I think it’s very important as you start a new venture to really identify what’s important. In a small company, you want and need everyone on the same page. You have to identify what you believe in and what really matters. Even with having a lot of that in place, as we began to transition to Busch Global we spent a lot of days going back and defining those cores.

The website was one of our final pieces, and it was enjoyable. Once you’ve gone through the efforts of defining your cores, it’s really engaging to see those come out in marketing pieces and text. You get to see that vision become a little more real. I’ve probably enjoyed seeing our revised website come together as much as any part of this process.

The hard work is on the cash side. Monitoring what’s available and planning to have enough for the future is huge. You know you can’t operate without enough cash, but you can’t just sit around and wait to find some. It’s really about finding the balance between acceptable risk and intelligent planning.

Since launch, what has worked to attract and retain customers?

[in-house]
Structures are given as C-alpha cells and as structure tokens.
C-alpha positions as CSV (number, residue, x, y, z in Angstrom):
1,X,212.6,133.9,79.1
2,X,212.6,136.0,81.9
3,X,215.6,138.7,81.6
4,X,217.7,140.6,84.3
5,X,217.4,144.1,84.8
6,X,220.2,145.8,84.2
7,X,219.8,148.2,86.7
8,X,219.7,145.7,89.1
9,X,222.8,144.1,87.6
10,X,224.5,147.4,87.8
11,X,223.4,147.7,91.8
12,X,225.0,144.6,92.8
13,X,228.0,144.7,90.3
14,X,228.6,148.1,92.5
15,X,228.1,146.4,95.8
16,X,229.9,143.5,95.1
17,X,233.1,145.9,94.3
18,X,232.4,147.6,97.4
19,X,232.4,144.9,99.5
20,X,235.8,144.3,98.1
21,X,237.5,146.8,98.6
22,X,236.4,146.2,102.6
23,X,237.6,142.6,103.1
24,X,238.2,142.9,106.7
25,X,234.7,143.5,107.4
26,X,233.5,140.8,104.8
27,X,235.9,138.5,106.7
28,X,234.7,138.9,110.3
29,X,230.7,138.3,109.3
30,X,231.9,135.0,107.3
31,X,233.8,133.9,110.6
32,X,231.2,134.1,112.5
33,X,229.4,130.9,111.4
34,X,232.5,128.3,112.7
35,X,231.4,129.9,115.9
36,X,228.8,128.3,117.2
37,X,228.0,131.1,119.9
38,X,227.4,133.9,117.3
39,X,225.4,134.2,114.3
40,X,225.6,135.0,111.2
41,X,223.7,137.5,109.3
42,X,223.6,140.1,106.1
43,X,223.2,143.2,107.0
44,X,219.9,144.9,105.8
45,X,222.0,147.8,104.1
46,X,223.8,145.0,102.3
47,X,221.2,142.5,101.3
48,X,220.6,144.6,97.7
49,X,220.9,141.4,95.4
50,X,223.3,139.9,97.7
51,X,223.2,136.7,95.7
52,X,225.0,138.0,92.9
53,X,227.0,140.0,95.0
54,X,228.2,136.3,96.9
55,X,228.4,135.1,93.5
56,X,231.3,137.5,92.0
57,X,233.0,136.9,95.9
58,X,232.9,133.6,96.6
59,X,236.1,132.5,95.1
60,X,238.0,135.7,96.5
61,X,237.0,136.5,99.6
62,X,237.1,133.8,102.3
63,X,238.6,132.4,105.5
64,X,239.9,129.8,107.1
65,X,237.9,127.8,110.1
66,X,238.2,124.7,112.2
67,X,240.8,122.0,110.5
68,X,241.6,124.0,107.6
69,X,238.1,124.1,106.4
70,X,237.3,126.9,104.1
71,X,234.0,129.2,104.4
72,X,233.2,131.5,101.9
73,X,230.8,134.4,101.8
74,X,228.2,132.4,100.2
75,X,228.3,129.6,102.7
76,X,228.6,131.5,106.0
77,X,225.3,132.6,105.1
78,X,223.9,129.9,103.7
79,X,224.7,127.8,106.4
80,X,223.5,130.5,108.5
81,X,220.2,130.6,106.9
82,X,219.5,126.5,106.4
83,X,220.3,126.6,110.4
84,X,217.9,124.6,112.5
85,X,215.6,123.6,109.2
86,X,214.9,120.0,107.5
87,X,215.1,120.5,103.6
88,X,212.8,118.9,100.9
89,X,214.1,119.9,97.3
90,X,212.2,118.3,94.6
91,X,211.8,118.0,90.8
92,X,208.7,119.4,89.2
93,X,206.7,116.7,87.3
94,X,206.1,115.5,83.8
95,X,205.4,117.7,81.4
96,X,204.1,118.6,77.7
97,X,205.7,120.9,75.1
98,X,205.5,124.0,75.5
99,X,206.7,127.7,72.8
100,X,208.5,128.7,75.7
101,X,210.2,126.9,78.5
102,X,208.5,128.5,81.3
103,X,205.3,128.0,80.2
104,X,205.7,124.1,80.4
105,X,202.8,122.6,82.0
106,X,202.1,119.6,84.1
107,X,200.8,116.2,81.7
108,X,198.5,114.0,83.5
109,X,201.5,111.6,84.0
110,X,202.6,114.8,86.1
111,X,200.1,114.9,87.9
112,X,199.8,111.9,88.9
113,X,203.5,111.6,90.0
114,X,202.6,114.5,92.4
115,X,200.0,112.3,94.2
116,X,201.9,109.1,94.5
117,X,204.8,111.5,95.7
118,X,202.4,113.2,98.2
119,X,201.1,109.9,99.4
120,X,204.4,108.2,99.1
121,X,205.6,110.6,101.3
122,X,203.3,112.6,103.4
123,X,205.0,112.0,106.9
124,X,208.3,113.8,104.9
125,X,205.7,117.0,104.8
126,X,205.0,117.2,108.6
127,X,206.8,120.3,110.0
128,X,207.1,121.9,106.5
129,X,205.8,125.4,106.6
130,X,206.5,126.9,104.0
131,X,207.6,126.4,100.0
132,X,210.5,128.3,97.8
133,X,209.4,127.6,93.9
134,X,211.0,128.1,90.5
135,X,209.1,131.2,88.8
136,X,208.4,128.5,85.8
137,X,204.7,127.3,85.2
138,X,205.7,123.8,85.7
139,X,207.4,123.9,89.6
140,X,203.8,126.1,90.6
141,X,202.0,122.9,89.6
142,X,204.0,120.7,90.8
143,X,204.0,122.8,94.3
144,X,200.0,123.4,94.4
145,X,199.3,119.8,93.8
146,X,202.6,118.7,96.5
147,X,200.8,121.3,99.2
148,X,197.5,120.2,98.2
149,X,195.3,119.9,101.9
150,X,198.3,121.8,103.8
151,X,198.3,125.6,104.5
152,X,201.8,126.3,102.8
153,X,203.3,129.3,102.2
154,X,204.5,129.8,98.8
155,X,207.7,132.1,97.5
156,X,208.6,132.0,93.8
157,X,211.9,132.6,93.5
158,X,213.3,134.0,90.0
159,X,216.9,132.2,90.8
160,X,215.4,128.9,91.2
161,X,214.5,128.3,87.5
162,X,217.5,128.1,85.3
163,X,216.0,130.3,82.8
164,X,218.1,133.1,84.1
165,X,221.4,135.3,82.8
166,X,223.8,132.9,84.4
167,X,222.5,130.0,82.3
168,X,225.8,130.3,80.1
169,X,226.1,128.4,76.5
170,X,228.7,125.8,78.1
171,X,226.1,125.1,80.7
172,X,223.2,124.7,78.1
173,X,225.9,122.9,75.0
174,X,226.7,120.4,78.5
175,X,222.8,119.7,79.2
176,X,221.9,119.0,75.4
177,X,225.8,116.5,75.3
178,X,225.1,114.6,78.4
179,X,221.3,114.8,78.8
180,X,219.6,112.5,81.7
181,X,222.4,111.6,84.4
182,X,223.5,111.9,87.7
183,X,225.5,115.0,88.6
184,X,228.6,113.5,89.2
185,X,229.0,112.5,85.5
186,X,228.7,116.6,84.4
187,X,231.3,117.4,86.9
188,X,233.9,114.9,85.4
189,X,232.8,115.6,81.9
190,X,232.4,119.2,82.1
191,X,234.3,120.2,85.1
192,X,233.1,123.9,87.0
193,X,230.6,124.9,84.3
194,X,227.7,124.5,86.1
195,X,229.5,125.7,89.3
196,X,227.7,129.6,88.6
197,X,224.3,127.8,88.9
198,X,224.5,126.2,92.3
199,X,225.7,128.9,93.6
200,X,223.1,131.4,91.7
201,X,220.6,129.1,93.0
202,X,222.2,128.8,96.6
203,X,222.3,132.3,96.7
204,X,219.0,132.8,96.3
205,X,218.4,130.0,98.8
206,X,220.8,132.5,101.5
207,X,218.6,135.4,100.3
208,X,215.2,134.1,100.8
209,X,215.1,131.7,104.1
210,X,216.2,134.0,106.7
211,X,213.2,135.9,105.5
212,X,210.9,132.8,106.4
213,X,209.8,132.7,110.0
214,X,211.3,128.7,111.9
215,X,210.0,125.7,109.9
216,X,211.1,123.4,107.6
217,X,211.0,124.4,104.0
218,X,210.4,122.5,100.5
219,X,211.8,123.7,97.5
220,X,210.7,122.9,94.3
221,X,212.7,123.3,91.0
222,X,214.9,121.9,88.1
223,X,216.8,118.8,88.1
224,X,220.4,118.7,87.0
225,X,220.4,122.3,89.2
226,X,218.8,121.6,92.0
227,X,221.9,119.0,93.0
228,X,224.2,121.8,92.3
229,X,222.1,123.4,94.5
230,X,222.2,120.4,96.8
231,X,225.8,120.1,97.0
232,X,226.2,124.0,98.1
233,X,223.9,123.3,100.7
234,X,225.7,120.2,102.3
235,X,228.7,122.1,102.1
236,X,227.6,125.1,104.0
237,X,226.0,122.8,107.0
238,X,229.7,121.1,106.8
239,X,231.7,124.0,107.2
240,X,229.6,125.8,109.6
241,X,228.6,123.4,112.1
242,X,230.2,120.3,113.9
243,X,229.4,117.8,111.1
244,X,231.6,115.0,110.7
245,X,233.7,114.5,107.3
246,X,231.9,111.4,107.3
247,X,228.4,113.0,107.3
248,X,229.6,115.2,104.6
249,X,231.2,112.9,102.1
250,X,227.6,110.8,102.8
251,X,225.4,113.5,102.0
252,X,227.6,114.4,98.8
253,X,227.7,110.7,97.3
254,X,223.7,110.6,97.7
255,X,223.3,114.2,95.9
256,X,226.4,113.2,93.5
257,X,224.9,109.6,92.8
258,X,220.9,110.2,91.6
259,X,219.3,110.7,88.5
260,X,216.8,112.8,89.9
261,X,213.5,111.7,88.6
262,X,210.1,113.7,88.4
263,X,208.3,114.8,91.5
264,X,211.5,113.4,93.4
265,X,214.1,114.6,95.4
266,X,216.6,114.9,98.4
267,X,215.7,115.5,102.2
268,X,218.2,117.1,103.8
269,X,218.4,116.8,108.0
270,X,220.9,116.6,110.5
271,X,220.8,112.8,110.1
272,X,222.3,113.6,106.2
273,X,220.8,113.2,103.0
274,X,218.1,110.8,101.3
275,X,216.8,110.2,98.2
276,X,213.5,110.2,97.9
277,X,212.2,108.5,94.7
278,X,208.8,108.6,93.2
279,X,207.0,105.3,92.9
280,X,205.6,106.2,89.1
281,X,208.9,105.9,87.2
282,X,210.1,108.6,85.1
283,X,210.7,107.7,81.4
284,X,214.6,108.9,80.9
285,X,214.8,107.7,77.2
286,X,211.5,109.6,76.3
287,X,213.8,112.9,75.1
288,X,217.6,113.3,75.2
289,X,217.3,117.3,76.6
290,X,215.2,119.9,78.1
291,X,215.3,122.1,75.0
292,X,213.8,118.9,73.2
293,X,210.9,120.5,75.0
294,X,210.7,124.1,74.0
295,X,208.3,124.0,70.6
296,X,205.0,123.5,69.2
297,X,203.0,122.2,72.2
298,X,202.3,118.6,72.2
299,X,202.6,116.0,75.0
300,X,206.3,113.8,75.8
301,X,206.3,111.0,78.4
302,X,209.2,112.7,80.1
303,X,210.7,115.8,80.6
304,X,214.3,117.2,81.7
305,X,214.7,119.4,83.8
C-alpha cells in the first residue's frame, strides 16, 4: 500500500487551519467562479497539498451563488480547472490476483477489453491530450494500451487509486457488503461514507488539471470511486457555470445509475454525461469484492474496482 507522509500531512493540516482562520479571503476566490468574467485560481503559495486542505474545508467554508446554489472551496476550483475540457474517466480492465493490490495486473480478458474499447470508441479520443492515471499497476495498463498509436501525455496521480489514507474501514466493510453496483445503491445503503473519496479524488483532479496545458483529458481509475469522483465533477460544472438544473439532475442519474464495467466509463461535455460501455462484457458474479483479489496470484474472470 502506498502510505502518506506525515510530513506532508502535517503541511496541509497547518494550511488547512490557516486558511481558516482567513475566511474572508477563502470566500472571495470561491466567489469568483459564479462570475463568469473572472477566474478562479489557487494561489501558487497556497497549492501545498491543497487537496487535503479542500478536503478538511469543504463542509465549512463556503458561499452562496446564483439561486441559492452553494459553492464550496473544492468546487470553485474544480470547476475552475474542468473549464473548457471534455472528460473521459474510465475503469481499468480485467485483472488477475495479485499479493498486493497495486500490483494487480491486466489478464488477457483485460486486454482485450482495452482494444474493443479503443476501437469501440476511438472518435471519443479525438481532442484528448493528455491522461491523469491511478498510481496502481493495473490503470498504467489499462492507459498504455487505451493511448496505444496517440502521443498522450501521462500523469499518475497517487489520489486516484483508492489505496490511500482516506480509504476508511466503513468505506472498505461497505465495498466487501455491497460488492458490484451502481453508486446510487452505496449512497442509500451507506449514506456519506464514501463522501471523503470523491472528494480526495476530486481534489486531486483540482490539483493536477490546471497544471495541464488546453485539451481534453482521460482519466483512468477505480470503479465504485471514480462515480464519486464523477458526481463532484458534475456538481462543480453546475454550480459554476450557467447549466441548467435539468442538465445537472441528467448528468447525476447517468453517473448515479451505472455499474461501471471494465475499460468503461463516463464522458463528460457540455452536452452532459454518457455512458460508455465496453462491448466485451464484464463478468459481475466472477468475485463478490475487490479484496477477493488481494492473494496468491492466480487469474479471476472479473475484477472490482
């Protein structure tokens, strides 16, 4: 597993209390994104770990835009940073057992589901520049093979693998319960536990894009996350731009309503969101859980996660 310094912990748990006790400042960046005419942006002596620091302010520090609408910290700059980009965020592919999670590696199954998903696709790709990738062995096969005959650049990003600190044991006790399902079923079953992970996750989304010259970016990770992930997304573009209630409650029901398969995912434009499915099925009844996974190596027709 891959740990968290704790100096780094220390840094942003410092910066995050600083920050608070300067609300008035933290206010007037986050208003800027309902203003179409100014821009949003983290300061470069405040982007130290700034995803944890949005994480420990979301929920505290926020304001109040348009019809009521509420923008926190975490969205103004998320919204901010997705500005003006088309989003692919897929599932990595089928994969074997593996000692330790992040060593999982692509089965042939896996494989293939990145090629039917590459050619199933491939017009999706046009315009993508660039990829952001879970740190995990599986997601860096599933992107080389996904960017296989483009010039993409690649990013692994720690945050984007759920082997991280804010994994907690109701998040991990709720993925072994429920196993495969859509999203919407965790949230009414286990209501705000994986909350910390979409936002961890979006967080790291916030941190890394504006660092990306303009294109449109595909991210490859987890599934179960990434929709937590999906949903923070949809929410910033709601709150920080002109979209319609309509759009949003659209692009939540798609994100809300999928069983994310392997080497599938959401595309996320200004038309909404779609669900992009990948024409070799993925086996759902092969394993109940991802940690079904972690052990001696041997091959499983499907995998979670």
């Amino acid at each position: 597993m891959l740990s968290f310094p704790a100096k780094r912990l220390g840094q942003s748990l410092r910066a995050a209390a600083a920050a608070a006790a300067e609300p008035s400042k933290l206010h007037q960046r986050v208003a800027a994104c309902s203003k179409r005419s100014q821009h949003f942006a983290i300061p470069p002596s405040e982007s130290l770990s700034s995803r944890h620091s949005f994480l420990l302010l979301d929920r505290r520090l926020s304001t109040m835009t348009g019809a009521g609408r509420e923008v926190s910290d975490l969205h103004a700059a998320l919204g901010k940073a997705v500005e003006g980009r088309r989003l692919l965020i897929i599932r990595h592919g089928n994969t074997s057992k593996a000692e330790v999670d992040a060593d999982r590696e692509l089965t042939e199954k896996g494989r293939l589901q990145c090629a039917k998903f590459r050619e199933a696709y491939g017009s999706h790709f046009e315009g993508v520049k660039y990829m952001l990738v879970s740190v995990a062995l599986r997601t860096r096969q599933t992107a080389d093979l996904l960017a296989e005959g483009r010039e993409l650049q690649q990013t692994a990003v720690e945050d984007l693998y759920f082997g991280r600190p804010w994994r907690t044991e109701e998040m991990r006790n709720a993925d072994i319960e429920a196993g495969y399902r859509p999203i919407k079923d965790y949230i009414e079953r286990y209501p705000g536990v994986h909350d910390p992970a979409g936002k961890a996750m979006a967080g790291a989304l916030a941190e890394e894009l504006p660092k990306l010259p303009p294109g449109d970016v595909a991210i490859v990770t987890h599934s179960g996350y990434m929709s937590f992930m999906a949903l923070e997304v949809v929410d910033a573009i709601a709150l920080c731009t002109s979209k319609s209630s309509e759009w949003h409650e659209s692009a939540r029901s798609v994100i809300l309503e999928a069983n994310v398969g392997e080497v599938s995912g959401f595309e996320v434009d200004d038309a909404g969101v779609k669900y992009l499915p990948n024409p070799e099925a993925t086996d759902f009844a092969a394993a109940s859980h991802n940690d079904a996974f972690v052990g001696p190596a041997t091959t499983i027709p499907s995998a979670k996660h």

I’ve spent a good amount of time over the last year refining our client analysis process. As a developer, we want to make sure we’re putting our network in a position with brands that we believe in. I think as we move forward, that will continue to be a process that we evaluate and update.

To date, a lot of that process has been about the relationship. Frankly, I think as we move forward, relationships will always be the biggest piece of the pie. I really think it’s hard to find anything more valuable than sitting down with the client and seeing if you can and want to work together. We look at the model, we look at the financials, and we look at the current market. Those are vital pieces to a successful business. Franchising, though, is so much about the relationship. That’s where the people come in. Can you see yourself working with the founder and their team at the franchisor for the next 10 years? I look to answer that question first.

Sometimes things are out of your control and that’s OK. You keep strong communication going and you plan, execute, and accept that it may not work.